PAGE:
Beer bottles

Use of Dissimilar Goods as “Free Goods”

The Bureau of Alcohol, Tobacco and Firearms has reviewed its position, as stated in ATF Ruling 75-33, 1975 ATF C.B. 34, that “free goods” must be identical, with the exception of container size, to other goods purchased in order to be considered as part of a pricing arrangement outside the purview of the Federal Alcohol Administration Act, 27 U.S.C. 201 et seq. As a result of that review, ATF Ruling 75-33 is revoked, and the use of dissimilar alcoholic beverages as a discount on the purchase of alcoholic beverages can be considered as part of a legitimate pricing arrangement.

In general, 27 U.S.C. 205(b)(3) states that it is unlawful for any producer, bottler, importer or wholesaler of alcoholic beverages, indirectly or through an affiliate, to induce any retailer to purchase alcoholic beverages from such person to the exclusion, in whole or in part, of any such products sold, or offered for sale by other persons in interstate or foreign commerce by furnishing, giving, renting, lending or selling to the retailer any fixtures, signs, supplies, money, services or other things of value.

It was held in Revenue Ruling 54-161, 1954-1 C.B. 338, that so-called free goods, discounts, rebates, refunds, and price reductions given to retailers pursuant to an agreement made at the time of sale are merely methods used to arrive at an agreed sales price and are not considered “gifts” within the meaning of the Federal Alcohol Administration Act. However, if the amount of the free goods, discounts, rebates, or similar price reductions is such that the pricing aspect is merely a subterfuge, the transaction would constitute a gift within the meaning of 27 U.S.C. 205(b)(3).
ATF Ruling 75-33 later attempted to guide industry members in distinguishing between legitimate price reductions and so-called prohibited “gifts” by defining what kinds of free goods were permissible. The ruling held that free goods furnished to a retailer by an industry member had to be identical, with the exception of container size, to the alcoholic beverages purchased in order to be considered as part of a legitimate pricing arrangement.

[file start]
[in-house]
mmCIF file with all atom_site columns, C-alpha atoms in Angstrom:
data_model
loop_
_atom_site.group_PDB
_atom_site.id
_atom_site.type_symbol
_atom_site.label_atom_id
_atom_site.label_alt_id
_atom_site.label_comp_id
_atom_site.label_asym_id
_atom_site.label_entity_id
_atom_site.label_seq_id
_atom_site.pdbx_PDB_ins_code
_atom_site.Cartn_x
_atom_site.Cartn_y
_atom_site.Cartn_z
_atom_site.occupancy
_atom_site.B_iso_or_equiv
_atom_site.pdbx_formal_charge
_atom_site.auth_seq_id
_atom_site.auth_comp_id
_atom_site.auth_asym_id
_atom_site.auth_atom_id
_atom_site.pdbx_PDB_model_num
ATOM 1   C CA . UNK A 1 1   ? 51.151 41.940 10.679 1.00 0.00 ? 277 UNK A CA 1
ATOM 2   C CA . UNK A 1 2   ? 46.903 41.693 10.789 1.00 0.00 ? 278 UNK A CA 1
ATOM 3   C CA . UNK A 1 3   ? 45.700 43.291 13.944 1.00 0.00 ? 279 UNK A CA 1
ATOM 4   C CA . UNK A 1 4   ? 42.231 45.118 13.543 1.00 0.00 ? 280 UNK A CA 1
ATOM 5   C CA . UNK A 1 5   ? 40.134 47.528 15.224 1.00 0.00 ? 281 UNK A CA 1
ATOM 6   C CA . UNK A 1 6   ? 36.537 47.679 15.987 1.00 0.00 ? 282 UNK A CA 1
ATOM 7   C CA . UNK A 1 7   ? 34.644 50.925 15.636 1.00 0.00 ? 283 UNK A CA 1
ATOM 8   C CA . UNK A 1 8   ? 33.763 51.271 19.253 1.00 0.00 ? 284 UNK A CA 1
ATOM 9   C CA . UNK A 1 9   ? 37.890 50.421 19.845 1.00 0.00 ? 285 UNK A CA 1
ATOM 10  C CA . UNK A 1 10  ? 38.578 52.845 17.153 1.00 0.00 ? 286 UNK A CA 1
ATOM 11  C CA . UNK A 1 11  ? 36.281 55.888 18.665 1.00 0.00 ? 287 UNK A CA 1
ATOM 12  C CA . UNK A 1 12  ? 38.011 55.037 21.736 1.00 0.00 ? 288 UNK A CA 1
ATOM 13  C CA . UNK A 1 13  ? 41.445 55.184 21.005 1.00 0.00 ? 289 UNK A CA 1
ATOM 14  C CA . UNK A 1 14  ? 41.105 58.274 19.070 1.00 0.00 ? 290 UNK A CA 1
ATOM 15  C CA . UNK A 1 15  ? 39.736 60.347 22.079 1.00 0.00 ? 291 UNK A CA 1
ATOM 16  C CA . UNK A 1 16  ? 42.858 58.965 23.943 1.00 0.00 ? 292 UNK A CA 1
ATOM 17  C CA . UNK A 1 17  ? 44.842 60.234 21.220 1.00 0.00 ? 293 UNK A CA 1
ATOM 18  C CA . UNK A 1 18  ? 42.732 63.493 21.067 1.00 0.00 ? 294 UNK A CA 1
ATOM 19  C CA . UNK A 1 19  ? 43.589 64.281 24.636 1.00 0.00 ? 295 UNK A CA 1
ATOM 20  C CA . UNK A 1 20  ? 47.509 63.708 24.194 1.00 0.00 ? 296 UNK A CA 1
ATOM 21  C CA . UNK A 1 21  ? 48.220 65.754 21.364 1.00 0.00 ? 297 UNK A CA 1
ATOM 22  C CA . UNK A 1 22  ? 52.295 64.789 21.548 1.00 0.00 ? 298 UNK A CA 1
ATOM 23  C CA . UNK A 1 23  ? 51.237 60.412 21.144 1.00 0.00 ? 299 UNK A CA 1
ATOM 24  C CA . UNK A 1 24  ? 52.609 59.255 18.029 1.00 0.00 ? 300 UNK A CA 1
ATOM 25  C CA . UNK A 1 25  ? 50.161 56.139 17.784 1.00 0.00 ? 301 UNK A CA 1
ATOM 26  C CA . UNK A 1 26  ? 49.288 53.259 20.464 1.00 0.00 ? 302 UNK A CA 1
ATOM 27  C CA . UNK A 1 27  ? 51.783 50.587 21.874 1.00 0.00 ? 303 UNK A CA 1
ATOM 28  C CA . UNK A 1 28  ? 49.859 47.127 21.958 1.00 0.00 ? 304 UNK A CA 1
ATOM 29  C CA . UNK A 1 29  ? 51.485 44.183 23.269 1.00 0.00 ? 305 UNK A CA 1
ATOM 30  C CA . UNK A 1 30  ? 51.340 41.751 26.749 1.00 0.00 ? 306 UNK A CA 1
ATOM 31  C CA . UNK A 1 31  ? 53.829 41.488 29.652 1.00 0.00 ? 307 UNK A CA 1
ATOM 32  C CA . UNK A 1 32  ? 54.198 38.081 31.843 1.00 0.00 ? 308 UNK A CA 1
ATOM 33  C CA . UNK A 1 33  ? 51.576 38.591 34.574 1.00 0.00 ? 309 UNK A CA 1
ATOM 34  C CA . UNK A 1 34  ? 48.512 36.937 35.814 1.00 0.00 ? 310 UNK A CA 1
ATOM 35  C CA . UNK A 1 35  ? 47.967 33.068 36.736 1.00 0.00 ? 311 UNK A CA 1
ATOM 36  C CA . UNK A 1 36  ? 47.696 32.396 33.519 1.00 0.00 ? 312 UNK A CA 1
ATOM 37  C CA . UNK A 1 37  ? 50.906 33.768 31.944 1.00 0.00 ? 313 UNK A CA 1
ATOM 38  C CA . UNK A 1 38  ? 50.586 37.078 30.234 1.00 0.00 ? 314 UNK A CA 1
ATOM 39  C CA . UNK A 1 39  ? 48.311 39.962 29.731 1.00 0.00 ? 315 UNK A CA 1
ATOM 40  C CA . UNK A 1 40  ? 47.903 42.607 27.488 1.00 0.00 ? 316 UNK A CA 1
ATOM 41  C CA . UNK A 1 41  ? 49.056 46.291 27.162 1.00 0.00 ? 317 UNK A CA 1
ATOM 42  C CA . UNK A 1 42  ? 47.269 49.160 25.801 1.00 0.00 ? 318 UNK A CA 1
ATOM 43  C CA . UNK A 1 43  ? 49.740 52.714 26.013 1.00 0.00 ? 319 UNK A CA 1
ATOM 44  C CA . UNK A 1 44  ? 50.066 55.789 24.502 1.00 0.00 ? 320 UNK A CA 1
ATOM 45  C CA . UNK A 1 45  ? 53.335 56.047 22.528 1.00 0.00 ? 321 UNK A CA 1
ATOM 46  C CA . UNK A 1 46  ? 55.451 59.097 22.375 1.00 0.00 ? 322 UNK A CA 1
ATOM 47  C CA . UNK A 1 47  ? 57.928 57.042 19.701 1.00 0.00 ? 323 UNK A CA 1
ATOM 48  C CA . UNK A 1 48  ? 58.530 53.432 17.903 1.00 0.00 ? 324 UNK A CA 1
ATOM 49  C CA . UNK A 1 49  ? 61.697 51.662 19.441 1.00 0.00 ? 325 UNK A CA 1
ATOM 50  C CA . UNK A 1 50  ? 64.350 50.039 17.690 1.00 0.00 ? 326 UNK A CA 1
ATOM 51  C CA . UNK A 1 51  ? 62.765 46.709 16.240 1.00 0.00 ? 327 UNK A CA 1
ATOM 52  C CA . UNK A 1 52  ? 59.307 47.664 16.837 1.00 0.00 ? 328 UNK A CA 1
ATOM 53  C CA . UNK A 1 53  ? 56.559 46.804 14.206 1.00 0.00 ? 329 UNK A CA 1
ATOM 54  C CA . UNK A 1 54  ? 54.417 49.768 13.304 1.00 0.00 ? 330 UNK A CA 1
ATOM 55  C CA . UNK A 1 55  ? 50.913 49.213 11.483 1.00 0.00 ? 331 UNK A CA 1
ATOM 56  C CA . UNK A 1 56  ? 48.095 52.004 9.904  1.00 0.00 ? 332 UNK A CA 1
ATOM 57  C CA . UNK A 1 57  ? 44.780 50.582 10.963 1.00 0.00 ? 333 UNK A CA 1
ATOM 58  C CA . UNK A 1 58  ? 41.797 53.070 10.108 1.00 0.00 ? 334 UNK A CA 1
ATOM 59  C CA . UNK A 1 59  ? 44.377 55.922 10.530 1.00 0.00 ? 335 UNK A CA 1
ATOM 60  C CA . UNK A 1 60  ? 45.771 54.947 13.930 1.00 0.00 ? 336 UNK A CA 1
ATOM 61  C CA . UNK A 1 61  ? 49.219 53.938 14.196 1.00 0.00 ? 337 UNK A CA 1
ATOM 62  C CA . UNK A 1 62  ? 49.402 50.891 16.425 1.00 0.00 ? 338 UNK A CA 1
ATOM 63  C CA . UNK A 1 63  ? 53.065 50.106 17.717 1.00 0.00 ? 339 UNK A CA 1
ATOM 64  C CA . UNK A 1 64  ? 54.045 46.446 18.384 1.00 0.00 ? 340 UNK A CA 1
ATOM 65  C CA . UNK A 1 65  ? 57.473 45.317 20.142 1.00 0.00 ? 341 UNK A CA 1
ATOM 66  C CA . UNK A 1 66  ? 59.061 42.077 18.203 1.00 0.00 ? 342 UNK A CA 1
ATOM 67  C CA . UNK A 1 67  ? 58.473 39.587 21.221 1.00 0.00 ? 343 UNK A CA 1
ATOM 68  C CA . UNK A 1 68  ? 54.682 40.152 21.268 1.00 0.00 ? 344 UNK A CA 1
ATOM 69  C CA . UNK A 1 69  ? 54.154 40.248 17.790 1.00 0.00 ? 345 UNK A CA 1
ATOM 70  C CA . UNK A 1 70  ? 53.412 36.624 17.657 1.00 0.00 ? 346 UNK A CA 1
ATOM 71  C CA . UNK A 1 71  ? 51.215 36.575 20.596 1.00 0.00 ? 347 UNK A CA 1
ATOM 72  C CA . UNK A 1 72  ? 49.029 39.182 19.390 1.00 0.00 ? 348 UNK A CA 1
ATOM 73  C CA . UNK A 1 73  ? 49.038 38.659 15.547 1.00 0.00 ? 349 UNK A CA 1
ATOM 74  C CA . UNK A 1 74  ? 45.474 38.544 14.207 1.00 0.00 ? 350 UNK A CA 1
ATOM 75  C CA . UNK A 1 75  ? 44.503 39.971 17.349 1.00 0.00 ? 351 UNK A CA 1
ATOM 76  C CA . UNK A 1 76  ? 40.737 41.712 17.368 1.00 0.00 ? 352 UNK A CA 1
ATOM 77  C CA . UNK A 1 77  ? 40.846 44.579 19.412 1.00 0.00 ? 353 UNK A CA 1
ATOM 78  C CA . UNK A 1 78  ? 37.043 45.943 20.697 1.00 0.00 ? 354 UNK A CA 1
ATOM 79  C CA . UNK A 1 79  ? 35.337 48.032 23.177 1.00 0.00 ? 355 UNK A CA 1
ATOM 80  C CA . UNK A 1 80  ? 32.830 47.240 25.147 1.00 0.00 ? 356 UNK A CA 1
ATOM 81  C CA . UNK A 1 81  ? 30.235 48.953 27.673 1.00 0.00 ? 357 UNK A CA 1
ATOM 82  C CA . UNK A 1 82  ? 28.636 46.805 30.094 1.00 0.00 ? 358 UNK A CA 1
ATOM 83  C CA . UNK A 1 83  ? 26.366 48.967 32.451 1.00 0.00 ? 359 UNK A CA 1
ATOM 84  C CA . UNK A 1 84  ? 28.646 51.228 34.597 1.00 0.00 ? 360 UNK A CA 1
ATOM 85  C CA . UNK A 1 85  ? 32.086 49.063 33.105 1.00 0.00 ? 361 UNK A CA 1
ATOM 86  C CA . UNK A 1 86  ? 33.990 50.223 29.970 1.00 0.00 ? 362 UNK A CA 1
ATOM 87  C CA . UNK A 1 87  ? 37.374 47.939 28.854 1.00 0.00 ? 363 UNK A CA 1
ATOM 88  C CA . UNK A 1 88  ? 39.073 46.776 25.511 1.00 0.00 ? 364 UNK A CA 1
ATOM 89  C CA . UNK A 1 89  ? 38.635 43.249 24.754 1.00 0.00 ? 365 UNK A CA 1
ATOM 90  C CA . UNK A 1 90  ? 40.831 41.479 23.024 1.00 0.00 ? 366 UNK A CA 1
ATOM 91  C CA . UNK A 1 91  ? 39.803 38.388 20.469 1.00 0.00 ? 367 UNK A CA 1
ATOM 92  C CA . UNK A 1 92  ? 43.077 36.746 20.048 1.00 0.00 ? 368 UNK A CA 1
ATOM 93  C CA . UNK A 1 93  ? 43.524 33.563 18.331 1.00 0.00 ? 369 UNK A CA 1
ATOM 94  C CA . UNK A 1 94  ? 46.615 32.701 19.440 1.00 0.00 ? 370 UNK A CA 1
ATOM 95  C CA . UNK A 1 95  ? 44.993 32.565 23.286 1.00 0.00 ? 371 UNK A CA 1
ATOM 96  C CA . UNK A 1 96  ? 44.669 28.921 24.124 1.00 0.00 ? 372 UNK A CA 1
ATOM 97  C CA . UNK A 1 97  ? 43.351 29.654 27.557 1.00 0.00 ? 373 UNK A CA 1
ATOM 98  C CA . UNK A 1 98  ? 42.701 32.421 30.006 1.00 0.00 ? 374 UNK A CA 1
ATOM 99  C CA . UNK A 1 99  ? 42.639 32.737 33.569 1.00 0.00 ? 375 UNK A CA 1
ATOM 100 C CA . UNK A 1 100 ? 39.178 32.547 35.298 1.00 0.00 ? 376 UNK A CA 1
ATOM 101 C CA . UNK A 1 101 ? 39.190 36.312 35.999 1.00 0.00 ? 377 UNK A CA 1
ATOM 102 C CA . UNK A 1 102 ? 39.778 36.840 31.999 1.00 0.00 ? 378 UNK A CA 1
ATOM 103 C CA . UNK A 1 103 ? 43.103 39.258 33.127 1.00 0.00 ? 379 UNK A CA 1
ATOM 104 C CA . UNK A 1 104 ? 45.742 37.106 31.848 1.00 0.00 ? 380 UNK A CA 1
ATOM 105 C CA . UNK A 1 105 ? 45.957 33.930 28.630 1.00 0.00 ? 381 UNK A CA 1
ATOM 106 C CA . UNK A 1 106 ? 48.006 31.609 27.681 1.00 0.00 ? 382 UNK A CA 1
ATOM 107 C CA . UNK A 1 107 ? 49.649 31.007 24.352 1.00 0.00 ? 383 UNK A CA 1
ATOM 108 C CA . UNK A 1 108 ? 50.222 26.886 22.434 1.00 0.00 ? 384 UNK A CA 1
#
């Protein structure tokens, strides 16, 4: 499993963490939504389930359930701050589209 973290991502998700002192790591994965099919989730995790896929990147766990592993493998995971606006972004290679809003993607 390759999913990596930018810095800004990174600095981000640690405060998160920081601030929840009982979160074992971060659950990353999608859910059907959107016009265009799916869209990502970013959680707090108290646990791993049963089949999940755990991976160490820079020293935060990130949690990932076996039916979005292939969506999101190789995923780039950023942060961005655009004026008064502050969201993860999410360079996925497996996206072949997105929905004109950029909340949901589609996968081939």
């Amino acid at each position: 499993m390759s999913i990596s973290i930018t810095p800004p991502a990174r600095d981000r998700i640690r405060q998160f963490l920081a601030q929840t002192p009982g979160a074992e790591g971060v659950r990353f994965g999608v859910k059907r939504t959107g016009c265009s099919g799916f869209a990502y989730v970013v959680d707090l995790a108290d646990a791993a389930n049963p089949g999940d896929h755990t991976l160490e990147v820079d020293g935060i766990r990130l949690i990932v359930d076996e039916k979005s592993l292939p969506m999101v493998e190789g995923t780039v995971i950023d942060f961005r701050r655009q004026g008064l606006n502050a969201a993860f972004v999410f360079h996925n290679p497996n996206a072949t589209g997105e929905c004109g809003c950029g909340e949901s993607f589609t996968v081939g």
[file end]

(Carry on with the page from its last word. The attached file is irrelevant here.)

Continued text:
Further consideration of the issue, however, indicates that the use of free goods should not be limited only to the same kind as purchased. The purpose of the FAA Act is to promote fair and legal competition. Since it has been the Bureau’s position to recognize free goods as a form of discount, it is more important to consider the amount of the value of the discount given, rather than the nature of the furnished product. The use of even totally dissimilar goods does fulfill the basic premise that the arrangement can be translated into an agreement to purchase the combined amount of both free and purchased goods at a reduced price.

Held, the use of free dissimilar alcoholic beverages as a discount on the purchase of alcoholic
beverages can be considered as part of a pricing arrangement provided it is based on an
agreement made at the time of sale, it is reflected on the related sales invoice or some other
document readily available for examination, and it is not a subterfuge for violating any of
the trade practices prohibited by 27 U.S.C. 205 (a) through (d).

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